Trained as an economist, Brown realistically assess how much each of the proposals would cost, and how those costs can be covered. Most proposals pay for themselves over time (e.g., energy savings), can be paid for by reducing subsidies on destructive behaviors (like existing subsidies for virgin timber, coal production, and oil production), or are equivalent in cost to more destructive investments that they would replace (e.g., wind power for coal fired electricity generation, especially when direct and indirect costs of coal mining are taking into consideration).
Two chapters of particular interest to readers of Blue Island Almanack are Chapter 11 Raising Energy Efficiency and Chapter 12 Turning to Renewable Energy. The entire chapters are available on-line, and down loadable in pdf format. Excel files with links to all the major data sources for the chapters is also available for those who like to play with the numbers themselves.
In Chapter 11, Brown argues that it is technically possible and economically feasible to completely offset increases in energy demand between now and 2020 with improvements in energy efficiency. He lays out the major areas -- lighting, appliances, buildings (both new and renovated), transportation, manufacturing and re-manufacturing, materials use, and lifestyles -- in which energy efficiency can be improved given existing technology and knowledge. Everything he proposes is something that is already in use somewhere in the world, and has already demonstrated the capacity to reduce energy use. Brown provides dozens of specific examples from countries, cities, and corporations around the world who are already using these techniques and technologies for energy and cost savings.
In Chapter 12, makes a compelling case that we are technologically capable of increasing the contribution of renewables (wind, rooftop solar, solar electric plants, solar thermal, geothermal, biomass, and hydro-power) by nearly 600 percent between now and 2020. Combined with efficiency gains (outlined in Chapter 11), continued use of nuclear power (at the same level as presently -- about 15 percent of the world's power), Brown argues that the use of hydrocarbons (coal, oil and gas) could be nearly eliminated. Brown acknowledges that
"The Plan B goals for developing renewable sources of energy by 2020 that are laid out in this chapter are based not on what is conventionally believed to be politically feasible, but on what we think is needed to prevent irreversible climate change."Moreover, Brown demonstrates that these proposals are technically possible, by providing example after example of specific existing, successful projects around the world. For example, already in China 40 million rooftop solar water heaters have been installed, and there are 2,000 Chinese companies manufacturing solar rooftop units, at a purchase cost of the equivalent of $200 installed. Many remote villages in China that still do not have electricity, now have hot water readily available. The city of Beijing along, already has plans to increase its 124 million square meters of rooftop solar collectors to 300 million by 2020.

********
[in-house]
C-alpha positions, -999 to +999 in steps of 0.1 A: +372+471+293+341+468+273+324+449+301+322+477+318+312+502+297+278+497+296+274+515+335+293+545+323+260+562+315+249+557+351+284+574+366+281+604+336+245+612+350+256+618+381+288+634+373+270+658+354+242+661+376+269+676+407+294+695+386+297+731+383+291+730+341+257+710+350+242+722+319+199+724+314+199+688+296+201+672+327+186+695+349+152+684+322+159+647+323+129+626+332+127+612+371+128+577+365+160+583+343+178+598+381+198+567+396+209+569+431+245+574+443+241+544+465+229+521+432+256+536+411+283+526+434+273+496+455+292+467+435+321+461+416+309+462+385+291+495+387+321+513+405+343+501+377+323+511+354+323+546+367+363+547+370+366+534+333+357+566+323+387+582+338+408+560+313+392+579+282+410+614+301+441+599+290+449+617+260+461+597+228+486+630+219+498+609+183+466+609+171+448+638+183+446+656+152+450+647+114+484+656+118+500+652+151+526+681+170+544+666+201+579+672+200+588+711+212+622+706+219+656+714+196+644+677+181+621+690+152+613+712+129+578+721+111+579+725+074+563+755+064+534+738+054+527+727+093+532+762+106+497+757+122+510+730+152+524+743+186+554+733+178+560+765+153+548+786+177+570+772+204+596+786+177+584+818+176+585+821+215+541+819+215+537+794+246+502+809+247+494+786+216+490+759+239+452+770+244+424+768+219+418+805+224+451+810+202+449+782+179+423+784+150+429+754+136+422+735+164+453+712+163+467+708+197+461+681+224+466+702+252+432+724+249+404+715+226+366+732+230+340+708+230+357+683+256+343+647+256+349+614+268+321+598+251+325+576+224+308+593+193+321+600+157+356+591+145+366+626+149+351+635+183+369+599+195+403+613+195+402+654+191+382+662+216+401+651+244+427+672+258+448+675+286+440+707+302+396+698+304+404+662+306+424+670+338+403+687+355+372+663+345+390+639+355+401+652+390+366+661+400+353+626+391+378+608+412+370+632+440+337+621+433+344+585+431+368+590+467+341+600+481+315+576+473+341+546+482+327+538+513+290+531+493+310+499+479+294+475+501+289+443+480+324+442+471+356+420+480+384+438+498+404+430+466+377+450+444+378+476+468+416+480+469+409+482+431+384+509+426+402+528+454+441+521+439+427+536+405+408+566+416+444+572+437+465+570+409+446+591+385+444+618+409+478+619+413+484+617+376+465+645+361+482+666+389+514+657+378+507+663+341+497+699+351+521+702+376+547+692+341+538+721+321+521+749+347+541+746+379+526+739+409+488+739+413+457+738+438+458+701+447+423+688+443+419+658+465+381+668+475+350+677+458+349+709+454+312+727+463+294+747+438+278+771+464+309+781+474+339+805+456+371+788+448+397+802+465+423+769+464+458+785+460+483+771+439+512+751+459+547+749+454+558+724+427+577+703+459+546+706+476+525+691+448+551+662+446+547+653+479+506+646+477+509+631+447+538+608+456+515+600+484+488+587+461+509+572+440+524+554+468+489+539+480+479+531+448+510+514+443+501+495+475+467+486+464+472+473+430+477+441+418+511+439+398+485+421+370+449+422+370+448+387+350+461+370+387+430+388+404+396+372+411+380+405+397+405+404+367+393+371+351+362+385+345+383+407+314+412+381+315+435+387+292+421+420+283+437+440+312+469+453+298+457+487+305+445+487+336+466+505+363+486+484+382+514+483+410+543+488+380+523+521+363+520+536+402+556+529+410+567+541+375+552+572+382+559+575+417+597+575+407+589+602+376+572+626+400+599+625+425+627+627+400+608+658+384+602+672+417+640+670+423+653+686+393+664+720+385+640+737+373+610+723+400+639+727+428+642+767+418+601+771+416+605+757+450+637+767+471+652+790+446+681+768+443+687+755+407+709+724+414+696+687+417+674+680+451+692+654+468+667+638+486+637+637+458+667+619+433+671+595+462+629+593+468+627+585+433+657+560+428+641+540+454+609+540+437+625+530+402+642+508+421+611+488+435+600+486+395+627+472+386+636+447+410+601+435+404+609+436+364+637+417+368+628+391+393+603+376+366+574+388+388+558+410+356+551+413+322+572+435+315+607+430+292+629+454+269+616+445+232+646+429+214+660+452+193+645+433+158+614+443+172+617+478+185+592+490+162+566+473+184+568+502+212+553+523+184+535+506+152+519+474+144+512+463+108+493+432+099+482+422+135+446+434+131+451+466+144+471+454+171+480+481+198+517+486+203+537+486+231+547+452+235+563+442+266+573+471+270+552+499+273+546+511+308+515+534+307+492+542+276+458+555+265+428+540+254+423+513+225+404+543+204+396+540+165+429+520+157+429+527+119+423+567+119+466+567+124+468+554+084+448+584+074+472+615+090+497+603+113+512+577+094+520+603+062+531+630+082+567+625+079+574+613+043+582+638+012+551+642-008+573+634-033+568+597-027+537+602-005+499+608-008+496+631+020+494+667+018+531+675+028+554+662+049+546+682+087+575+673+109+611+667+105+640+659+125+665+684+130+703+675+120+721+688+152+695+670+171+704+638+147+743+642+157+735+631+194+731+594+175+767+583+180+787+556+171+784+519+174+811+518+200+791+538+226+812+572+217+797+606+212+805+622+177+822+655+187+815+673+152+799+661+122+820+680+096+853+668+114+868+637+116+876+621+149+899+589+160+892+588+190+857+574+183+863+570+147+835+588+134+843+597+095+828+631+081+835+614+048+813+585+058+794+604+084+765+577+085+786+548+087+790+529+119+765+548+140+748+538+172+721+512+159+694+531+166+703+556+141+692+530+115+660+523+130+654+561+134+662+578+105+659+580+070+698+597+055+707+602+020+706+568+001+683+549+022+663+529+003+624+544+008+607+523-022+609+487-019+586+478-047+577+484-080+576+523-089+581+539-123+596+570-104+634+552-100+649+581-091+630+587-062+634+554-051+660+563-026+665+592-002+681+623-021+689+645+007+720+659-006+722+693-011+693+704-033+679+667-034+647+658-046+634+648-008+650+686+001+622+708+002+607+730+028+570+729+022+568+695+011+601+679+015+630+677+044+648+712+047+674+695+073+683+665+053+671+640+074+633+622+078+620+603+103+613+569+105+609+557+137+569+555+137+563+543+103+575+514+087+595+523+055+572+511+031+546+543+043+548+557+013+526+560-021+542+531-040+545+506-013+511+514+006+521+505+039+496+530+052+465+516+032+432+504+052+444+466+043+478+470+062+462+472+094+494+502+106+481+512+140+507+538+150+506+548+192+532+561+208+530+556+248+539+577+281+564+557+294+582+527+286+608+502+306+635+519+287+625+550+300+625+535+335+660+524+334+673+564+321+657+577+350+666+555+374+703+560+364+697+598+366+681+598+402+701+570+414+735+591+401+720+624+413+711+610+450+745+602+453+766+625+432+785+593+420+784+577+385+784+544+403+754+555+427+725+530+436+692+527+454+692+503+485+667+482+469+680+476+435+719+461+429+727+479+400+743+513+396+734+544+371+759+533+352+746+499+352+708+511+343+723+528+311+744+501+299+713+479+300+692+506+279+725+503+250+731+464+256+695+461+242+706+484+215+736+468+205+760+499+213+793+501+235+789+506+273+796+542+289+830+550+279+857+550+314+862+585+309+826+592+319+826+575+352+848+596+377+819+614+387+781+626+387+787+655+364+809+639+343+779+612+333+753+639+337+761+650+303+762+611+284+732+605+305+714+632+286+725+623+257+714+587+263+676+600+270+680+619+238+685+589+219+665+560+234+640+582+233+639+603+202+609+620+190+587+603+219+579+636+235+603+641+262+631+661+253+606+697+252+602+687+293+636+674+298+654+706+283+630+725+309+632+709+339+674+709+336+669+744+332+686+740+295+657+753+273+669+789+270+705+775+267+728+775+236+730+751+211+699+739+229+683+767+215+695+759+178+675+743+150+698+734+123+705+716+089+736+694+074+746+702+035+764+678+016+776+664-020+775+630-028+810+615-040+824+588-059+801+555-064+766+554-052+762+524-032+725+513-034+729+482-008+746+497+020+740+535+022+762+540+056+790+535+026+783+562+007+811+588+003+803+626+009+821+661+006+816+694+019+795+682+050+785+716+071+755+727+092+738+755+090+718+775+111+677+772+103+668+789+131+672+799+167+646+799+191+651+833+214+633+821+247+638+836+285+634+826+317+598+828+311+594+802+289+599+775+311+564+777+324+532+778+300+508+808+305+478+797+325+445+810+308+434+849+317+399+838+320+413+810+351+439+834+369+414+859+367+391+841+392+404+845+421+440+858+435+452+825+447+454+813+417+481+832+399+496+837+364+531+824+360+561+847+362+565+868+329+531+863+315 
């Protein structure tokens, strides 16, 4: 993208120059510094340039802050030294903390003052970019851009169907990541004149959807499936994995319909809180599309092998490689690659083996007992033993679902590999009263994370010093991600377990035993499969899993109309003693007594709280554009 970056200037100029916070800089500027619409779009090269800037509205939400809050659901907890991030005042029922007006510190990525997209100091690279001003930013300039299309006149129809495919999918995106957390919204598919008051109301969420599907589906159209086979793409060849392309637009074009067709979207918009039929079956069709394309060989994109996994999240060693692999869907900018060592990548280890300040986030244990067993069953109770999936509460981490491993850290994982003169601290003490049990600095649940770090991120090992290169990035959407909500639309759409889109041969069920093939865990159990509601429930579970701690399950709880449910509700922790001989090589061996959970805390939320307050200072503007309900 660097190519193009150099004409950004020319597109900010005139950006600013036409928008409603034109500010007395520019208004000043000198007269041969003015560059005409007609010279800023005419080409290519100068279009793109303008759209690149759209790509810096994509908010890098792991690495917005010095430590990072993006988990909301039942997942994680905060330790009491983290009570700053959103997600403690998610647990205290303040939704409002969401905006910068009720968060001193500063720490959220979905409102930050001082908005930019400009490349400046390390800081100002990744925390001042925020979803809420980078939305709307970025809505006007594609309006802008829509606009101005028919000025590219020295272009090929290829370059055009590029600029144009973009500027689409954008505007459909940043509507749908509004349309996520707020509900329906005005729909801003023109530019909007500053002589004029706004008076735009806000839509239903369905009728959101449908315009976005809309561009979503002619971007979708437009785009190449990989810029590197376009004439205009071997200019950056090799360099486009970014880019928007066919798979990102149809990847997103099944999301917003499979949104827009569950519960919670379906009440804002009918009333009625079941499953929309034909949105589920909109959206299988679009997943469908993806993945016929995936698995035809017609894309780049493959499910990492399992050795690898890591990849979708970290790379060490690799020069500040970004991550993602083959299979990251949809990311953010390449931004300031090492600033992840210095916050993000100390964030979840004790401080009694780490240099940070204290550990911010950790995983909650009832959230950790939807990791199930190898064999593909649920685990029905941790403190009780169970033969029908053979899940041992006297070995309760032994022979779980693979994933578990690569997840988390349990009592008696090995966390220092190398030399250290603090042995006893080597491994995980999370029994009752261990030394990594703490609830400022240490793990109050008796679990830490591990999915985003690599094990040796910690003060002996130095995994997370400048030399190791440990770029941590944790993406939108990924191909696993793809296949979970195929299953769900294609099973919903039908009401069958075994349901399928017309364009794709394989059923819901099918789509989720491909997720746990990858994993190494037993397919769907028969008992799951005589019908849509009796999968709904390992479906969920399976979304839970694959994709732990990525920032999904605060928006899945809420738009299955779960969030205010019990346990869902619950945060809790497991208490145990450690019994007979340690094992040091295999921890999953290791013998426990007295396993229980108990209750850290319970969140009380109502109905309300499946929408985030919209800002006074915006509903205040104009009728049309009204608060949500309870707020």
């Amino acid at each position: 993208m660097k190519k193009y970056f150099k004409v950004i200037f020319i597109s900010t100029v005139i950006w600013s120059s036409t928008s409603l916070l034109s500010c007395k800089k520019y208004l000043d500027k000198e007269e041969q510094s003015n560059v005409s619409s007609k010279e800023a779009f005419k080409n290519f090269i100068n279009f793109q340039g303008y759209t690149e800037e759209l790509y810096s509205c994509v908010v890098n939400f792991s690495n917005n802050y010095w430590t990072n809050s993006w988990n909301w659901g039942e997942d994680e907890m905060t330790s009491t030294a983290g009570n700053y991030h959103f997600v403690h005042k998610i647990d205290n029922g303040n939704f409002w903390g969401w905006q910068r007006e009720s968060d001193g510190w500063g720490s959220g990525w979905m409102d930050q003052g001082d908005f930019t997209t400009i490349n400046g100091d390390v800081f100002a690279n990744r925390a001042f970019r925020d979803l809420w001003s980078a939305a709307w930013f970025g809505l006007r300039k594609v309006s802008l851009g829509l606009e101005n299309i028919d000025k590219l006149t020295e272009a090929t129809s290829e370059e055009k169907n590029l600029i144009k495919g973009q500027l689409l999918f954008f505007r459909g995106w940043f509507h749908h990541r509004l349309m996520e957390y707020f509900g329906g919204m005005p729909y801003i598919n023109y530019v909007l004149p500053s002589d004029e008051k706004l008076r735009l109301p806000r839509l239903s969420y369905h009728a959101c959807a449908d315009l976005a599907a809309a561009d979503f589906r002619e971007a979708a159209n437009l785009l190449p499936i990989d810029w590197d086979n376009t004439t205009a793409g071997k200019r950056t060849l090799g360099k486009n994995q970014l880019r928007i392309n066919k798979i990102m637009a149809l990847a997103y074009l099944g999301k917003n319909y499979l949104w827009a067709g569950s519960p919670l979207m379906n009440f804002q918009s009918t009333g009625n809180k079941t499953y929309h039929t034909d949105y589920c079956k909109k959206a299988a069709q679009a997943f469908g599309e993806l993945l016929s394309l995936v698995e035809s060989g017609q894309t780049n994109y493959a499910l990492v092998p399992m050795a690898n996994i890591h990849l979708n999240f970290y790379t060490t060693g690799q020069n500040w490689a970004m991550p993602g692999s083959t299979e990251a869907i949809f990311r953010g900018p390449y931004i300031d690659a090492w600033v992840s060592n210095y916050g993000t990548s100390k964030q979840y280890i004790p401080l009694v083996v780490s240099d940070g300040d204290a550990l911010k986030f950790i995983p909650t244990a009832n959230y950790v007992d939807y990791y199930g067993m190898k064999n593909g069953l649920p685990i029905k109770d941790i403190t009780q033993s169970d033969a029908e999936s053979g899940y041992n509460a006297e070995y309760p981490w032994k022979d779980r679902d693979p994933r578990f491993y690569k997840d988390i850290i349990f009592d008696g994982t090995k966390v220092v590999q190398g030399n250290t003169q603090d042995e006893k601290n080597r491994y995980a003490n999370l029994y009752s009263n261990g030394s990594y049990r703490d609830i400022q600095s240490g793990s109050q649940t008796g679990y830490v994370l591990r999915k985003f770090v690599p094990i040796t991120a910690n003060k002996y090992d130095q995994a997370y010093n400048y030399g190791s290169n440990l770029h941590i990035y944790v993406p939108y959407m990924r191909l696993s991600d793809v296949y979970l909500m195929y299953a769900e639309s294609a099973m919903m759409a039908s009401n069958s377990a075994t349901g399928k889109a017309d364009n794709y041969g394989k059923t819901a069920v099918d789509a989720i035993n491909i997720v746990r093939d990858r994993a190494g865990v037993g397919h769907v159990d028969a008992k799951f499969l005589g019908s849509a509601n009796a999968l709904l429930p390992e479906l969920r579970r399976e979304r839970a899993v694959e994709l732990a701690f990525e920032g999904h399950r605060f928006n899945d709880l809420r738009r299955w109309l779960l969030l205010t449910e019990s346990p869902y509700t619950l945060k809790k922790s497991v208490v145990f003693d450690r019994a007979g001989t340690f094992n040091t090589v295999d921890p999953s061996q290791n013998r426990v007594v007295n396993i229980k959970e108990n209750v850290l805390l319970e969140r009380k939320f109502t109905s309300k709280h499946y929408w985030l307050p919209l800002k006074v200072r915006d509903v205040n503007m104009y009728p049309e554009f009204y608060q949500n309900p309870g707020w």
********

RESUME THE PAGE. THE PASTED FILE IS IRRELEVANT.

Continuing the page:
Brown makes an excellent case that transforming out energy economy away from hydrocarbons through energy efficiency and sustainable, renewable power sources is technologically possible. The only question is whether or not we have the political will to do so. There in lies the rub.
Politics in Kentucky demonstrate how difficult the political battle can be. Just yesterday (Wed. May 21, 2008), the Lexington Herald-Leader commented ("State Can't Afford Coal Propaganda") upon the decision by Kentucky Governor Steve Beshear to divert "$400,000 from tax coffers into public education efforts by Kentucky coal industry groups." This comes at a time when sharp cuts are being made in the vast state programs, including higher education, and the state is failing to fully fund retirement programs and other future commitments. The coal-education money is going to foundations run by the Kentucky Coal Association and two smaller coal associations in Eastern and Western Kentucky. The editorial view of the Lexington Herald Leader: "some of the information the associations have put out -- including gushing, unequivocal praise for mountaintop-removal mining -- is more propaganda than objective fact."
Let's face it, coal is still King in Kentucky, and it will take strong external political clout -- such as national legislation banning new coal-fired plant construction, and serious carbon taxes -- to bring sanity and renewable energy to Kentucky.